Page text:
Welcoming the Spring Equinox at the Stanydale Temple.
Today I stepped back in time 4,000 years to the heart of Neolithic Shetland, to that moment as dawn arrives and the world stops, where just for a moment everything falls silent. The birds stop singing, the sheep grow quiet, the wind lulls and life is suspended while that first ray of sunlight makes contact with the earth.
The moment where the dawn met the day and came through the door at Stanydale temple.
March brings with it an urgency, an expectation of spring. I feel it coursing through my body like a raw energy which needs to be expended – somewhere, anywhere. The mornings are easier, I feel lighter and bursting with an all-consuming desire to get out and explore. The light is returning – a welcome sight after a long winter at 60 degrees north, and like me, the earth is awakening from its winter slumber.
As well as the bulbs and the lambs we have the spring equinox, and today, the equinox, there’s a full moon; the third and final supermoon of 2019.
The equinox is quite simply that time when the day and night are of equal length; there’s a balance in these days, but also a sense of polarisation. It feels as if we are hanging on a pendulum, in free-fall, suspended as the world is about to be set into motion. Like a rollercoaster, suspended just before the drop. The days and nights are equal; but the tides give their most extreme versions of themselves with the high ones licking the tops of piers and the low ones revealing all kinds of mysteries from the murky depths.
This year I chose to welcome the spring. I wanted to experience it and give thanks for its return.
I chose the Neolithic temple at Stanydale to view the equinox (or vernal) sunrise (If you are a regular reader of my blog then you may remember that I spent the winter solstice here too. You can read about that here). Stanydale is believed to have symbolic meaning, and as the sun lifts its head above the eastern horizon, it rises in almost perfect alignment with the temple’s narrow doorway and two carefully placed standing stones set a short distance from the door.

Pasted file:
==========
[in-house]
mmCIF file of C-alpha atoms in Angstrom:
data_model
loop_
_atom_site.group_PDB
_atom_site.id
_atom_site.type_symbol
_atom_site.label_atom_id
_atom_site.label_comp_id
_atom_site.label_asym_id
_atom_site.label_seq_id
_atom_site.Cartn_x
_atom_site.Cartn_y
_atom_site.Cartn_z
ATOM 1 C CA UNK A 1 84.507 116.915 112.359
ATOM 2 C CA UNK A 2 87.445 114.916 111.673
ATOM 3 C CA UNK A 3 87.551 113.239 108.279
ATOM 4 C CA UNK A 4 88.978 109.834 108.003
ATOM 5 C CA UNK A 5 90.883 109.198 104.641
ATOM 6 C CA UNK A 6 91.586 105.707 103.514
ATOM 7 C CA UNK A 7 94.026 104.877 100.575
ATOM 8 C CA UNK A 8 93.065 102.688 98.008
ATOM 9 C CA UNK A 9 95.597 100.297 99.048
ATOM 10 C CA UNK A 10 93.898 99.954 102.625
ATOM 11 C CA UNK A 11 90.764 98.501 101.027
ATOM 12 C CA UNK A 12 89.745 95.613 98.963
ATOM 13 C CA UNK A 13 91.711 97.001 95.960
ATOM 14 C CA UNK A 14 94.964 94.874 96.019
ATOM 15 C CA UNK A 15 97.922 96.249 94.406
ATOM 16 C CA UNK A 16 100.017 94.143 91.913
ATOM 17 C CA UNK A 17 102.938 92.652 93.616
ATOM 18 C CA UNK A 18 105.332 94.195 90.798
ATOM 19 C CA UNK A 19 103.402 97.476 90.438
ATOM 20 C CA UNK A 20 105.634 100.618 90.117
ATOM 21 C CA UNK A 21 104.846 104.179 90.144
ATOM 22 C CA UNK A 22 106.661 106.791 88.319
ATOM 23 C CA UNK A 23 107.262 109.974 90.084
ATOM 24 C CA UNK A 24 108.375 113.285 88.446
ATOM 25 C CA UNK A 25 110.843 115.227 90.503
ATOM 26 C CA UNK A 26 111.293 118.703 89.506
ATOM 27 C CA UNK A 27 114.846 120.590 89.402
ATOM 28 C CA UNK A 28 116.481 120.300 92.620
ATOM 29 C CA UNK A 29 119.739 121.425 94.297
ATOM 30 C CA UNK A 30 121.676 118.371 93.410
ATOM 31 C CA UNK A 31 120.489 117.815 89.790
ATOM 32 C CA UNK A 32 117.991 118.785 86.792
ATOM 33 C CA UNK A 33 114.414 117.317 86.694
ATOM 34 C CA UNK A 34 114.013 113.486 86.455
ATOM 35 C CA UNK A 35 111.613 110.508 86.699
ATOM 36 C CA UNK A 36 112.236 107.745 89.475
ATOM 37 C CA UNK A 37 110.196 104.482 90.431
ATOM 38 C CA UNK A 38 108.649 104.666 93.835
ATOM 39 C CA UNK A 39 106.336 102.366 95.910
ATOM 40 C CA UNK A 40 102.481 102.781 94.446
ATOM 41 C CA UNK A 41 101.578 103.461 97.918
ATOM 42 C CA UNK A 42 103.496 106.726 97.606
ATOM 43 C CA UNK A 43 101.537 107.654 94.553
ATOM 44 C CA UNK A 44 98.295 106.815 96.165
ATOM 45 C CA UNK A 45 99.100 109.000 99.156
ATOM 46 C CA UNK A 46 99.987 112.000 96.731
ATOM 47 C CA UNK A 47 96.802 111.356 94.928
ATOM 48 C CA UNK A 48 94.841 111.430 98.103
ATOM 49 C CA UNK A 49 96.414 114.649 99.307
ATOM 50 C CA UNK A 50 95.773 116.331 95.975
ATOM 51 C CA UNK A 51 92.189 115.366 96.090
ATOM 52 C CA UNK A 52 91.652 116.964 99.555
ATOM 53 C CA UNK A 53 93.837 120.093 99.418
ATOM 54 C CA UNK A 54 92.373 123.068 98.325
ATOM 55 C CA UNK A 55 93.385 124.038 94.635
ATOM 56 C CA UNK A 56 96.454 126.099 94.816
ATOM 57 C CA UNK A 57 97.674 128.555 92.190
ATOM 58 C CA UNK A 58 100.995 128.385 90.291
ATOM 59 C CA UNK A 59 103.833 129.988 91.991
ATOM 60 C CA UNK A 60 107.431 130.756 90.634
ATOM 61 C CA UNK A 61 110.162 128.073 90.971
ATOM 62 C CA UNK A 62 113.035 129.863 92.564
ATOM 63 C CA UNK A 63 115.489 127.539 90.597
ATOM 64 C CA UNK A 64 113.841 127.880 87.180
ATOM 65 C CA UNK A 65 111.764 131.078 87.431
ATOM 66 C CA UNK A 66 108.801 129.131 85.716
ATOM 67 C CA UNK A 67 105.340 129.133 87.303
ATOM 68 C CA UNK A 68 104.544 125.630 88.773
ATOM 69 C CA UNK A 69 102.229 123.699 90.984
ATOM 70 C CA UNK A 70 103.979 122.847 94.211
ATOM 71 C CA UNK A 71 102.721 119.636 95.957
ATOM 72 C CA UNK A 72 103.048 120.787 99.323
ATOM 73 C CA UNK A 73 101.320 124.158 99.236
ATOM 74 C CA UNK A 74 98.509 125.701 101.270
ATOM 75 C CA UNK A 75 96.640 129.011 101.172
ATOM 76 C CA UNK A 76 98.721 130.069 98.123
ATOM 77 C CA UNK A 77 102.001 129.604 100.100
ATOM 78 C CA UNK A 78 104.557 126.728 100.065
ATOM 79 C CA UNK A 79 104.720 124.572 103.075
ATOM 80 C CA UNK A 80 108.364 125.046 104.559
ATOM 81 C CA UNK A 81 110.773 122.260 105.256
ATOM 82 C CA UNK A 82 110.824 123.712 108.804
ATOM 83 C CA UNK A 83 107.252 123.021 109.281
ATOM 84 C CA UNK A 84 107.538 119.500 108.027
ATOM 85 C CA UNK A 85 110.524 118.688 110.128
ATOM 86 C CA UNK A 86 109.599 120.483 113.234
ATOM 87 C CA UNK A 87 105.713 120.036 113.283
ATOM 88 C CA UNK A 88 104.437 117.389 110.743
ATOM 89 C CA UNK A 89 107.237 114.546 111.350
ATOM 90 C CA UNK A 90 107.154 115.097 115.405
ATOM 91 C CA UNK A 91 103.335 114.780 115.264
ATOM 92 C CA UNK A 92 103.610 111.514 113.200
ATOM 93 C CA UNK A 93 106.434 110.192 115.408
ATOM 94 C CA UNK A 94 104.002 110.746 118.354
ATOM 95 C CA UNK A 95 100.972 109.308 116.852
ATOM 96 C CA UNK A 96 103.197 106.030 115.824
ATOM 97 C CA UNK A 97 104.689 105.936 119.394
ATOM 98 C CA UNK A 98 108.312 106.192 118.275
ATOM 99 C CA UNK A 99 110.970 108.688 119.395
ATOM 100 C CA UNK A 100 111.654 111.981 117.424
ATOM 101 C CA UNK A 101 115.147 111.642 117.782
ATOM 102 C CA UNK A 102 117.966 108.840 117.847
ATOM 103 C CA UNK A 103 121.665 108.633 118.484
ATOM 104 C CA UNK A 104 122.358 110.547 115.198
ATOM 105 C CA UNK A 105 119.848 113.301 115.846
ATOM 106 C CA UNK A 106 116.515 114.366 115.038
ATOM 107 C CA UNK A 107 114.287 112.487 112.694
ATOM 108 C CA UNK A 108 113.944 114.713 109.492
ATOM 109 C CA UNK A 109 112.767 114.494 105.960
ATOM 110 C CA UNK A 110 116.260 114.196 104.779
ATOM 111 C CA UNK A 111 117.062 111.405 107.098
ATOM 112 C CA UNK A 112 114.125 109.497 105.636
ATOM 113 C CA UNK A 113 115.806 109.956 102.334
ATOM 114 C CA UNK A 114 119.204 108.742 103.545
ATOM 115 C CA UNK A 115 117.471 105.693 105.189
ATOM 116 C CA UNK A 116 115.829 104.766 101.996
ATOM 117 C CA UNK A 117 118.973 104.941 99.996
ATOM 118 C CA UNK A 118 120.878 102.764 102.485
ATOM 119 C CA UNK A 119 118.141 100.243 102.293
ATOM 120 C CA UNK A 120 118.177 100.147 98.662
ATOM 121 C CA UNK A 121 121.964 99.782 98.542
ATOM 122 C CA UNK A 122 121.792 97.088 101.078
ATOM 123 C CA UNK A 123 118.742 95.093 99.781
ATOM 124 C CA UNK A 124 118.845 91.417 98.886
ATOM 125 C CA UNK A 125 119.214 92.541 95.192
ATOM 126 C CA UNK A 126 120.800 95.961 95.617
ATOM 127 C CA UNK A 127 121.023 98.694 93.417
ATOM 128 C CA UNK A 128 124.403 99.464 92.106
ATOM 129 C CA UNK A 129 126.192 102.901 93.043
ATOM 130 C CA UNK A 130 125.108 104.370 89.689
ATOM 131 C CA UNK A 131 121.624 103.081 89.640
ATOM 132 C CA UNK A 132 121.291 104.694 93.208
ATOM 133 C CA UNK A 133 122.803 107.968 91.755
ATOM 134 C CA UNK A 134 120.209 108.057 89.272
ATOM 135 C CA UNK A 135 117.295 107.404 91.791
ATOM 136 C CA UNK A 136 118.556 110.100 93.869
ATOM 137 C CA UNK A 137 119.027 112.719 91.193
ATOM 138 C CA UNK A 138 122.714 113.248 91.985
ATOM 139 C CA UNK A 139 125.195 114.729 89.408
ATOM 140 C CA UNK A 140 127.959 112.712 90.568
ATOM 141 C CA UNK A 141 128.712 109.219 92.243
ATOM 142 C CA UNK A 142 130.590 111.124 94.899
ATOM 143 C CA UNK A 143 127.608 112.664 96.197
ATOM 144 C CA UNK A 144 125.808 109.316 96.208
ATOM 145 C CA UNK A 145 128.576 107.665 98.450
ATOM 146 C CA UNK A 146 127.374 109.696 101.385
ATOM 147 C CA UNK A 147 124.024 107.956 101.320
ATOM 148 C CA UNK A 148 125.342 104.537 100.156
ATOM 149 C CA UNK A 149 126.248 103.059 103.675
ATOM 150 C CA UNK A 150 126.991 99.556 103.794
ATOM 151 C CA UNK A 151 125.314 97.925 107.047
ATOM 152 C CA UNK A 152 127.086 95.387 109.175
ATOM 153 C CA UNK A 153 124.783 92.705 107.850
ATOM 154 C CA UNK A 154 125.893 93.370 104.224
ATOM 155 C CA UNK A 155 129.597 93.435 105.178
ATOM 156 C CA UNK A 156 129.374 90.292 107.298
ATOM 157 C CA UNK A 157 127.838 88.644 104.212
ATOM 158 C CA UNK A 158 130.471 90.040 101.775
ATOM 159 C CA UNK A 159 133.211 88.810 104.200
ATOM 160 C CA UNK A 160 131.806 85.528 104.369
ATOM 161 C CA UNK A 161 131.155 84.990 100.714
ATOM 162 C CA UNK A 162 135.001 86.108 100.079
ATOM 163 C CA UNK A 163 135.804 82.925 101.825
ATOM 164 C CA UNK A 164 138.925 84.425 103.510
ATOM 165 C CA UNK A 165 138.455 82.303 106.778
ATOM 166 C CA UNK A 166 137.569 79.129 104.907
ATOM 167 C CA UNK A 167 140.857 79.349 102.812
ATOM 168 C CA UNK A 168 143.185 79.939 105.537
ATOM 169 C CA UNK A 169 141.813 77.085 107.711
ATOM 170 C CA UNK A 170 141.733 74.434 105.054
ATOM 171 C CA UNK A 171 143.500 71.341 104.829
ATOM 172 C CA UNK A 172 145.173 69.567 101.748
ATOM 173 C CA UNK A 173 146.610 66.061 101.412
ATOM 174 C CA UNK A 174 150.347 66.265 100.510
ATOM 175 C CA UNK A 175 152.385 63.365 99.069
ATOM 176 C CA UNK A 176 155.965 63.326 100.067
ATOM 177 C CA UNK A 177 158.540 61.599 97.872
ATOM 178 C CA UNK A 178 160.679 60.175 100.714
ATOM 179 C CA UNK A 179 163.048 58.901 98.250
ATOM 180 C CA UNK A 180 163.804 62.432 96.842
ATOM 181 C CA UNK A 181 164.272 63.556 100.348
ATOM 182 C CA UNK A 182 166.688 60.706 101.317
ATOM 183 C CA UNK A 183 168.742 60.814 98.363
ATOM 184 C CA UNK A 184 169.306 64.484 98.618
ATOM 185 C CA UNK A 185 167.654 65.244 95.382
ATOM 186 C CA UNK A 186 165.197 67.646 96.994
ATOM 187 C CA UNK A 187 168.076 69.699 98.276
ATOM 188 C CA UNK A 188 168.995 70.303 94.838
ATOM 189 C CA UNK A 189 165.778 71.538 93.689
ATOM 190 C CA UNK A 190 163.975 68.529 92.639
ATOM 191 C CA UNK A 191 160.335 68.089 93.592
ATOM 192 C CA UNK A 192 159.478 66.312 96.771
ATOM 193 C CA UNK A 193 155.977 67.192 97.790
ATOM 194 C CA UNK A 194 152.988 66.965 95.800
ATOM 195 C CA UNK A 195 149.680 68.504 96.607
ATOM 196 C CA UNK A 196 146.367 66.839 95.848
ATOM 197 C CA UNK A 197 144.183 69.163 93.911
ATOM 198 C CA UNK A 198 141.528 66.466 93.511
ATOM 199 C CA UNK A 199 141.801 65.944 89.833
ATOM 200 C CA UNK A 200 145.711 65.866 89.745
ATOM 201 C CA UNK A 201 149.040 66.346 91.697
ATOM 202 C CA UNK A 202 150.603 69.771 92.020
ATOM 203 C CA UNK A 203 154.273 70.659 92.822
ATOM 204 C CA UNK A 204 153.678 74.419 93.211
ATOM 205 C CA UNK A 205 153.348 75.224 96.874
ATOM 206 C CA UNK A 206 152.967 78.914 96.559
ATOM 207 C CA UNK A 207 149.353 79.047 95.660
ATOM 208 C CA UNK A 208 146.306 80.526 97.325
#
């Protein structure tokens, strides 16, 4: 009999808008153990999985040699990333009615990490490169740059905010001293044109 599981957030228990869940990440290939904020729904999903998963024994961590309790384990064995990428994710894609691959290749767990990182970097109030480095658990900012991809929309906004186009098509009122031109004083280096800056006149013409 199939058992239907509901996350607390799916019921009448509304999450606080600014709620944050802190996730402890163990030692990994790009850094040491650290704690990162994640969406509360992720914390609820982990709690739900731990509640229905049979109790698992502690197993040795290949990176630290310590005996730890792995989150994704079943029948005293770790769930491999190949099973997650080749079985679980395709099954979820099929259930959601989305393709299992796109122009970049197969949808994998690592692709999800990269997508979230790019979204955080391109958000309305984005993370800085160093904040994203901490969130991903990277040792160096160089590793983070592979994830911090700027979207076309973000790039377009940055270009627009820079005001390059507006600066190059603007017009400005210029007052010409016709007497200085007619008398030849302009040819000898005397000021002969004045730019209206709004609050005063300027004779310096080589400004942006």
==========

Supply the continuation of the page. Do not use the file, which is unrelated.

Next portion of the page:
I wanted to see this for myself. I wanted to soak in the first rays of spring sunshine, I wanted to feel them kiss my cheeks, I wanted to smell the earthy dew rise from the cold moor and witness this incredible prehistoric alignment of man, stone and sun.
Morning coffee awaiting the sun at Stanydale on the Spring Equinox.
Our ancestors were carefully tuned into the cycles of the earth and land, carefully labouring, tilling and ploughing. Sowing the seeds and watching them grow. One eye skyward watching the weather, the other embedded in the soil willing growth. Hands ingrained with dirt. Sweat exchanged for growth. Just as our bodies, particularly us women, are governed by cycles, so too is the earth and the way we interact with it. Farmers are still tuned into this cyclical way of life but for the vast majority of us it bears little relevance to our day-to-day lives which are governed by the demands of 9-5 jobs.
Setting the alarm for 4.45am on a cold March morning might be a bit mad – and a few questioned my sanity – but I decided to step-off the merry-go-round and walk into the past with my eyes and senses open to the world around me. I wanted to stand – just for a moment – in the land of our ancestors 4,000 years ago. I wanted to hear the bird call in that suspended moment of quiet as the dawn meets the day.
Morning light at Stanydale.
Approaching the parking place for Stanydale at 5.30am the sky was still dark, except for a dim glow in the eastern sky. The drive west wasn’t looking promising for the mind-dazzling sunrise that I craved, with a squally shower reducing visibility to next to nothing. But, making the ascent up to the mysterious temple of our Neolithic fathers, and with boots sucking into the mossy bog, the clouds lifted and the sky cleared.
And as the magical moment approached and my senses deepened, I wondered what they were thinking – those hands that laid the stones – what filled their thoughts as they laid each stone in place? What did their lives look like? Did they wonder about the past too? Or even the future?